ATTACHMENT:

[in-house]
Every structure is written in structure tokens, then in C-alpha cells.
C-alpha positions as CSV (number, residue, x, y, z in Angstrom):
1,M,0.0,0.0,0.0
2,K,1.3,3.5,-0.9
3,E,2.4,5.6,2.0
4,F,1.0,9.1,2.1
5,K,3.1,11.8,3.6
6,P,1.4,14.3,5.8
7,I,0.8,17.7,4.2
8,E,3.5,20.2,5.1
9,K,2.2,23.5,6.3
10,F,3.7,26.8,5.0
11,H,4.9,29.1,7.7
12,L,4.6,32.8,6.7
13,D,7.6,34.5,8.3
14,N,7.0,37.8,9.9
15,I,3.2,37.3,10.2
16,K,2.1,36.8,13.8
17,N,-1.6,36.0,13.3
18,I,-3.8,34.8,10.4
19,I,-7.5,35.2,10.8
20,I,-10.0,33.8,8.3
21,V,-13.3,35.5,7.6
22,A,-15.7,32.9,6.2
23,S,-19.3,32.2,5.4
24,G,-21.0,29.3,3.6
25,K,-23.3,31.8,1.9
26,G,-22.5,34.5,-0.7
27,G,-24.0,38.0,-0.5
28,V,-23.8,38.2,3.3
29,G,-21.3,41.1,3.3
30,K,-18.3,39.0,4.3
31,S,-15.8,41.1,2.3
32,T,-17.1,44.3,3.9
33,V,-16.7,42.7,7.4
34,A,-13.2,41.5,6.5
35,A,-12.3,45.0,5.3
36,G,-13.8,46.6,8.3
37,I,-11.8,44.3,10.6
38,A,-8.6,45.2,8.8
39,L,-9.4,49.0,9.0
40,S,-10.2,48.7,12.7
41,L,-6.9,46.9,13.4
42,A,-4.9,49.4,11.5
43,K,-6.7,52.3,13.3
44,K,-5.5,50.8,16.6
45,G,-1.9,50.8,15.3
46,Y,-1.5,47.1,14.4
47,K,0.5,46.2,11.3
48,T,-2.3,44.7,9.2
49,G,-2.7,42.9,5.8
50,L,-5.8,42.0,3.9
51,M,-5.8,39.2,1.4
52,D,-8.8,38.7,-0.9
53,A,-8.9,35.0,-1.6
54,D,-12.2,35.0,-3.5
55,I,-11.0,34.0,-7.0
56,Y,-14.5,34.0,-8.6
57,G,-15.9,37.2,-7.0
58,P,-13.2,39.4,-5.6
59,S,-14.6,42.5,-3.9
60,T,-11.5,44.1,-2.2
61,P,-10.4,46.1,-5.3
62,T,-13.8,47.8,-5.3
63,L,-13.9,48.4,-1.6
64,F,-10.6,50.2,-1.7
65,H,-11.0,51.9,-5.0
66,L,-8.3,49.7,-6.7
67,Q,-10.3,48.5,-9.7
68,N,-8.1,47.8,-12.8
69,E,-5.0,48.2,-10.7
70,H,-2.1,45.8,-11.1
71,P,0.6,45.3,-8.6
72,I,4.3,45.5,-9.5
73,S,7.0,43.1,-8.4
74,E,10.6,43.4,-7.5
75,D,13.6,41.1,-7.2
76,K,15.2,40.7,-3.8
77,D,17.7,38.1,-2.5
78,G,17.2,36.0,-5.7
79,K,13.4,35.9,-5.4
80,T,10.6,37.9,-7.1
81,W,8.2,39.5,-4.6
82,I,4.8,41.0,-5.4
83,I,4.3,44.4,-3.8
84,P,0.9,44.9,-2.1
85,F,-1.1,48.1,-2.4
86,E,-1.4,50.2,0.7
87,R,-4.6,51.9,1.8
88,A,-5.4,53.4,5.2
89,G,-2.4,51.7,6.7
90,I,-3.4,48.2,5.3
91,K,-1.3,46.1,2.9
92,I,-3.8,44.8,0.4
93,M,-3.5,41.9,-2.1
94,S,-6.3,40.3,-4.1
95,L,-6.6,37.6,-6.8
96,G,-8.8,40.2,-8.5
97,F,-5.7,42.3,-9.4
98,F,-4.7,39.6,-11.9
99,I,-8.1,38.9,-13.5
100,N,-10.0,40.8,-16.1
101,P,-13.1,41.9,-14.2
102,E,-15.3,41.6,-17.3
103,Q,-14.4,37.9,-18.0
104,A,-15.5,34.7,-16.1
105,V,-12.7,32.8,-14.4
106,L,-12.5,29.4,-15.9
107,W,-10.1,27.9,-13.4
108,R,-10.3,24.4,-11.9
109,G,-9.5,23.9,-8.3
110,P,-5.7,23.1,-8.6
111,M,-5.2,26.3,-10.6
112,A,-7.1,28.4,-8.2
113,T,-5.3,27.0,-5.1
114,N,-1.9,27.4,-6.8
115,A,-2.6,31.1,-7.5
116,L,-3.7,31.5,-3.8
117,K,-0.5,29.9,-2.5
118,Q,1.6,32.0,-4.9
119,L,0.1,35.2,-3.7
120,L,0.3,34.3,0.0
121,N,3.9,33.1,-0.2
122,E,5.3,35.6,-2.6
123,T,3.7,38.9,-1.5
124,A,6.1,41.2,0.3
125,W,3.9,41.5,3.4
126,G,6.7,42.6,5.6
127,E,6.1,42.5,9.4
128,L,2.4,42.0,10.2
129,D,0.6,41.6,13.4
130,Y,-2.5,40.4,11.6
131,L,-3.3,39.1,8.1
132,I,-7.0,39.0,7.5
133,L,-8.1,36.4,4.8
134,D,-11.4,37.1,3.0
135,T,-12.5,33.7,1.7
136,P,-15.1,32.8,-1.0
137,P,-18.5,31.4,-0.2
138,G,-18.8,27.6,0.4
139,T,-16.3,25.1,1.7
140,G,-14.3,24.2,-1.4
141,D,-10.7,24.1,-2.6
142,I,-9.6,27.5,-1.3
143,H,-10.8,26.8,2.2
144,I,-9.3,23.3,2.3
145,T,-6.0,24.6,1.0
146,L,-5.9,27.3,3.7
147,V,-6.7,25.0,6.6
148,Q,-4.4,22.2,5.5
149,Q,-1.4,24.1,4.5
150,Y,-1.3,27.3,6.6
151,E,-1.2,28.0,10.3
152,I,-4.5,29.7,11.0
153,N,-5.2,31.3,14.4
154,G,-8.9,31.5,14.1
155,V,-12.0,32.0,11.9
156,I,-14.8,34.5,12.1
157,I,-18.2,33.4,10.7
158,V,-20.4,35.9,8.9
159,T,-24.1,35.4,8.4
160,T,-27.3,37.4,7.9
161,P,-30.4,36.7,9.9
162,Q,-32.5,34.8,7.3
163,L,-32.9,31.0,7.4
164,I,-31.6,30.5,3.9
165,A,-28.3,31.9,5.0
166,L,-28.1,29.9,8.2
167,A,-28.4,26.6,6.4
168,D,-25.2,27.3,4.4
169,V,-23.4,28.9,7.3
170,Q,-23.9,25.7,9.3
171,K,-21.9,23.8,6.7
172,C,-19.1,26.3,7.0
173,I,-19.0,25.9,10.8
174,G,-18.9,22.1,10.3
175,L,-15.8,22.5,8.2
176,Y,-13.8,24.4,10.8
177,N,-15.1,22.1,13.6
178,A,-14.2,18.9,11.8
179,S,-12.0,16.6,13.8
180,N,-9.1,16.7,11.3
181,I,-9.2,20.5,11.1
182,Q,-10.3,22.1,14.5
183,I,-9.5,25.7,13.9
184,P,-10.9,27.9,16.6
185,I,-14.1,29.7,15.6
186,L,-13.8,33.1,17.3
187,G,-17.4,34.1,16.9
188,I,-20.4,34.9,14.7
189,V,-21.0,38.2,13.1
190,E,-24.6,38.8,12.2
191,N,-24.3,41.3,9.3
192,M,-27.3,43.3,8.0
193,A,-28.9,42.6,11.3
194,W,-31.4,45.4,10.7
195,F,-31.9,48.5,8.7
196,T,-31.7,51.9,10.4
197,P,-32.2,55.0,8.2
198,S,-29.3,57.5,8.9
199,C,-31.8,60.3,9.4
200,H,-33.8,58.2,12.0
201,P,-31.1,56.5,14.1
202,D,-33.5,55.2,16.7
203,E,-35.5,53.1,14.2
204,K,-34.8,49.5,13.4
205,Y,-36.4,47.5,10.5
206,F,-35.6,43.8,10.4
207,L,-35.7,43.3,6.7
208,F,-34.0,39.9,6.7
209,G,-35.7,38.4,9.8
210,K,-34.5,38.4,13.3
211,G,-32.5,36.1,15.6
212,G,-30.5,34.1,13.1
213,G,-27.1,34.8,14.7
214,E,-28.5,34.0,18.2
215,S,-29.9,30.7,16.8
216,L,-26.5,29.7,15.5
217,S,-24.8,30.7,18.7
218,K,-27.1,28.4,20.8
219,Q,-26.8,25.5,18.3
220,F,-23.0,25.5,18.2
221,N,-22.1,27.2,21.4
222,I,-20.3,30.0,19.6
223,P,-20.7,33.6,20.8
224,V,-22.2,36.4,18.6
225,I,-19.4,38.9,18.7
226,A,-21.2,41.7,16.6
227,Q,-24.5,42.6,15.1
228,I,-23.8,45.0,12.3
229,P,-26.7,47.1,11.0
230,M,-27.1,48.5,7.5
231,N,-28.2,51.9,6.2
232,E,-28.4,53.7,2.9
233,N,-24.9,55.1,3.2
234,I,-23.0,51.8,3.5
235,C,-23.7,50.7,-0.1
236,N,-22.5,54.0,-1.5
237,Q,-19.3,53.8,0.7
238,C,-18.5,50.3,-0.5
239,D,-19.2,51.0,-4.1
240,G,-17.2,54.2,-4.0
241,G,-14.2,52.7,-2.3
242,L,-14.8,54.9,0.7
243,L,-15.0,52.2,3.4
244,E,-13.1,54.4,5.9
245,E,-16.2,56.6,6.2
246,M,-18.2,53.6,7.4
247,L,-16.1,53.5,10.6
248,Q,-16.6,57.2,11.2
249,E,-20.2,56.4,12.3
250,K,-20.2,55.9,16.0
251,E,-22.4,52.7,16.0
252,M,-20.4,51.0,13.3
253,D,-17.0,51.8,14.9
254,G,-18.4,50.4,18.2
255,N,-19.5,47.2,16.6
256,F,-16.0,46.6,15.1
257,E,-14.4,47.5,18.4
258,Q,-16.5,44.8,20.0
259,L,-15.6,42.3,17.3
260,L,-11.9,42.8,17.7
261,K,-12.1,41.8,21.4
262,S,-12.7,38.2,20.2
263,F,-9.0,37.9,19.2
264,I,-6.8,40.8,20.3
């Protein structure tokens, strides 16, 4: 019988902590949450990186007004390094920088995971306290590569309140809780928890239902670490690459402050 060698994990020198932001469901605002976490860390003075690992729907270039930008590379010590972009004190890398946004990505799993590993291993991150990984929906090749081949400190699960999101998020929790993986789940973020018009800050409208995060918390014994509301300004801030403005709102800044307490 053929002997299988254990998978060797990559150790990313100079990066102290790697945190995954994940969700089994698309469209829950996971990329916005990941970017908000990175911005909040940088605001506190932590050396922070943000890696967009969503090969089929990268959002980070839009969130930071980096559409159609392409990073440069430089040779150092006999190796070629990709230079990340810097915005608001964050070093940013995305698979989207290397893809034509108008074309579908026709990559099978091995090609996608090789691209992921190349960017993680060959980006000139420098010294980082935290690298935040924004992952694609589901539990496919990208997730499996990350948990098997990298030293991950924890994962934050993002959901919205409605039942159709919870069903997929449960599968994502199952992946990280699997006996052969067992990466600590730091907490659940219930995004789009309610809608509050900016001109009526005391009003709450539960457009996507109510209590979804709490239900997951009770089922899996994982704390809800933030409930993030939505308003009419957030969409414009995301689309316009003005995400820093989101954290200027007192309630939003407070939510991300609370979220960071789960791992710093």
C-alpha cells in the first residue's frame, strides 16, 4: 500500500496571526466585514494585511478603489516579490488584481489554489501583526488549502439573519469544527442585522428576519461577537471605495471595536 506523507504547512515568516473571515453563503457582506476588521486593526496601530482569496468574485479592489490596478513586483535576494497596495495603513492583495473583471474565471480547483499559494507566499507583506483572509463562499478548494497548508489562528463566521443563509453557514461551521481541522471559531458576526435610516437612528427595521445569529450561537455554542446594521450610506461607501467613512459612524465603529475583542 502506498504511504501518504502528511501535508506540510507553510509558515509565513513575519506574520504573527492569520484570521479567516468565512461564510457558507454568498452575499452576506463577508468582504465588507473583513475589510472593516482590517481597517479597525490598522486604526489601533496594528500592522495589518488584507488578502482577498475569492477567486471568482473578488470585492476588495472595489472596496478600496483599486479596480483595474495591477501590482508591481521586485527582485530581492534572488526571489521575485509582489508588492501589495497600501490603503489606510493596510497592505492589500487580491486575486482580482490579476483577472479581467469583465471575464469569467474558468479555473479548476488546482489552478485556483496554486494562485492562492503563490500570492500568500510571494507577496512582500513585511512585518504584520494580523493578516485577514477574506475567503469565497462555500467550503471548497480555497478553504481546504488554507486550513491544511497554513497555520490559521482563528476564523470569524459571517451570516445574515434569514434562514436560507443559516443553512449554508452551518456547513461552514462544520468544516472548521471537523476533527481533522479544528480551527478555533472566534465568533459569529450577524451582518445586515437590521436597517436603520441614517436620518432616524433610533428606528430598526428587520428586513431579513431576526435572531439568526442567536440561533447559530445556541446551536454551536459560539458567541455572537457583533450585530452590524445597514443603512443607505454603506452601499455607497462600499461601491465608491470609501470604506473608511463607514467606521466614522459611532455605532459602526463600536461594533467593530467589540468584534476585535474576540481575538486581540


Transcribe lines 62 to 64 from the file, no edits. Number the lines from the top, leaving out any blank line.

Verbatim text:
59,S,-14.6,42.5,-3.9
60,T,-11.5,44.1,-2.2
61,P,-10.4,46.1,-5.3